A particular scenario was hanging, and the team responsible for the scenario debugged it to the point where they saw that their X component was waiting for their Y component, which was waiting for Explorer, so they asked for help chasing the hang into Explorer.

The team was kind enough to have shared what they've learned so far:

kd> !alpc /m 9c14d020

Message 9c14d020
  MessageID             : 0x0274 (628)
  CallbackID            : 0xCCA5 (52389)
  SequenceNumber        : 0x00000016 (22)
  Type                  : LPC_REQUEST
  DataLength            : 0x0094 (148)
  TotalLength           : 0x00AC (172)
  Canceled              : No
  Release               : No
  ReplyWaitReply        : No
  Continuation          : Yes
  OwnerPort             : 82bb9db8 [ALPC_CLIENT_COMMUNICATION_PORT]
  WaitingThread         : 834553c0
  QueueType             : ALPC_MSGQUEUE_MAIN
  QueuePort             : 84646730 [ALPC_CONNECTION_PORT]
  QueuePortOwnerProcess : 846209c0 (explorer.exe)
  ServerThread          : 00000000 <-----------------------
  QuotaCharged          : No
  CancelQueuePort       : 00000000
  CancelSequencePort    : 00000000
  CancelSequenceNumber  : 0x00000000 (0)
  ClientContext         : 02a56b80
  ServerContext         : 00000000
  PortContext           : 0701ea20
  CancelPortContext     : 00000000
  SecurityData          : 962f89b8
  View                  : 00000000
kd> !process 846209c0 0
PROCESS 846209c0  SessionId: 1  Cid: 0804    Peb: 7fbac000  ParentCid: 0724
    DirBase: 3e546380  ObjectTable: 97195300  HandleCount: 1041.
    Image: explorer.exe

Yikes, there is no thread signed up to service the request.

I don't know much about ALPC, but I can fumble around. Fortunately, this is debugging and not rocket surgery, so you still get full points if you stumble across the answer by guessing.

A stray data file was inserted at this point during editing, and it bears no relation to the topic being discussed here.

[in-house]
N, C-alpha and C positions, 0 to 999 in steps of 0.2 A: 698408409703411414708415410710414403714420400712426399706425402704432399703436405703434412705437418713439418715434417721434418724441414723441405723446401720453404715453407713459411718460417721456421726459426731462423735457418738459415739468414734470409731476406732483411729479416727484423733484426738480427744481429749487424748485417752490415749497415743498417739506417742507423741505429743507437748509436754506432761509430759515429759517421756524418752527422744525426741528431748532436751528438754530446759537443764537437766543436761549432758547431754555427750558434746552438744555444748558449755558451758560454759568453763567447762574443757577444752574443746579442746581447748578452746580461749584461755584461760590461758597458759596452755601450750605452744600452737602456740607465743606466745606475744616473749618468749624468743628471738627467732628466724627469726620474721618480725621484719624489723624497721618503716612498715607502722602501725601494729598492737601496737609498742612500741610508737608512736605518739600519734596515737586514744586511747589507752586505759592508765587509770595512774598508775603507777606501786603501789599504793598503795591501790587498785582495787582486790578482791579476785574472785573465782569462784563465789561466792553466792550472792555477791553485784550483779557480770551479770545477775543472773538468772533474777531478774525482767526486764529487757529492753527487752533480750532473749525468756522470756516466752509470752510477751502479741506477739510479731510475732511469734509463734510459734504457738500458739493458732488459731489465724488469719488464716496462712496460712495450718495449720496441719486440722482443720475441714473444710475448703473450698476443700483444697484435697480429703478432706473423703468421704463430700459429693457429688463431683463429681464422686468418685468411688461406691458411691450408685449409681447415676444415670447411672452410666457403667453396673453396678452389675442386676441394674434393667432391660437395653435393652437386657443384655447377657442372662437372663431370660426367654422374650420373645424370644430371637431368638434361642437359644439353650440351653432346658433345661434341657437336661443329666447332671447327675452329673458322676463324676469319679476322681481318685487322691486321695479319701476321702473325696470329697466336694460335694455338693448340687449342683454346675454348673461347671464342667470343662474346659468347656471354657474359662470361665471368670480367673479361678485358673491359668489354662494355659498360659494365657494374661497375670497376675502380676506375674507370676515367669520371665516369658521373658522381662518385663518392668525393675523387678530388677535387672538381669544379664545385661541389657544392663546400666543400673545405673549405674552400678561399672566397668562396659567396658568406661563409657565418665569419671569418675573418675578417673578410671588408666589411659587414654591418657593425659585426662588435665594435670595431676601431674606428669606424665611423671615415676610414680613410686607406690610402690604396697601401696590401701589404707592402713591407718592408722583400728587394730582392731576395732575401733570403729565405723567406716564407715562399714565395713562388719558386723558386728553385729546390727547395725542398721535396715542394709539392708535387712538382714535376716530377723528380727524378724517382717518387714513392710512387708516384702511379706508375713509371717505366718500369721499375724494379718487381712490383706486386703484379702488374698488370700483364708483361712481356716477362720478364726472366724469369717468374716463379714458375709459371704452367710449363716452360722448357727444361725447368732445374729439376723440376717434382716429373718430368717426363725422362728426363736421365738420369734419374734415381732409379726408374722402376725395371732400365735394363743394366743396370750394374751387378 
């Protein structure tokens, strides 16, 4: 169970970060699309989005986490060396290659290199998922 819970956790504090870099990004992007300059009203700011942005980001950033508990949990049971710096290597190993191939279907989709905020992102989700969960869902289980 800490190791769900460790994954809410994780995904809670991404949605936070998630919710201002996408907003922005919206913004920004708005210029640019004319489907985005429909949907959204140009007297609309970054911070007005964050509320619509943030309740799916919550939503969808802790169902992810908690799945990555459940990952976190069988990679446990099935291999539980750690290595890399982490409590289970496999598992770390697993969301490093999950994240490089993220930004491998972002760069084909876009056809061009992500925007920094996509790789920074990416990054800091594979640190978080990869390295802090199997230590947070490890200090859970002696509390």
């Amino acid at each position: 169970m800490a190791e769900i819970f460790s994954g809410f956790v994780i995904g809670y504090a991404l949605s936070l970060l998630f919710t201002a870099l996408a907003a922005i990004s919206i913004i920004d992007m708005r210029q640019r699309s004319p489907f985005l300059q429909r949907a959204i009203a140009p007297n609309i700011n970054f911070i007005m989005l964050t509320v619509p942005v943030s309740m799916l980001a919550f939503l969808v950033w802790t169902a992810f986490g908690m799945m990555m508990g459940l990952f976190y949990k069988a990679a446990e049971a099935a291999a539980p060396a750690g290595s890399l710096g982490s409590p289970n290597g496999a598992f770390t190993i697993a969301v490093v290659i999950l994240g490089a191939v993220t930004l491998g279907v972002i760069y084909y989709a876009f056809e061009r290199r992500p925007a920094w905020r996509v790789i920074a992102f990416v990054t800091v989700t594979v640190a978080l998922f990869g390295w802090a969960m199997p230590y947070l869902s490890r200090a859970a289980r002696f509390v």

I decided to start guessing by looking at what the !alpc command can tell me.

kd> !alpc -?

  !alpc /m MessageAddress
    Dumps the message at the specified address.

  !alpc /p PortAddress
    Dumps the port at the specified address.

Well, I already saw what the result was for dumping the message, so I may as well dump the port.

kd> !alpc /p 84646730

...
  8 thread(s) are registered with port IO completion object:
    THREAD 84658d40  Cid 0804.0888  Teb: 7fa7e000 Win32Thread: 8214a748 WAIT
    THREAD 8466a040  Cid 0804.08c4  Teb: 7fa74000 Win32Thread: 8214c800 WAIT
    THREAD 84659a00  Cid 0804.08ec  Teb: 7fa72000 Win32Thread: 82158d08 WAIT
    THREAD 8466c8c0  Cid 0804.08f0  Teb: 7fa6e000 Win32Thread: 82160420 WAIT
    THREAD 84671040  Cid 0804.0910  Teb: 7fa68000 Win32Thread: 8217c4e8 WAIT
    THREAD 8460d180  Cid 0804.099c  Teb: 7fa5e000 Win32Thread: 820bad08 WAIT
    THREAD 834278c0  Cid 0804.0c80  Teb: 7fa6b000 Win32Thread: 820b9620 WAIT
    THREAD 8345ad40  Cid 0804.0da0  Teb: 7fba9000 Win32Thread: 821c6d08 WAIT
...

So it looks like there are eight threads signed up to process events on this port. (Is that what this means? I don't know, but I'm going to assume that it does, because this is debugging. Debugging is an exercise in optimism.) Let's see what they're doing.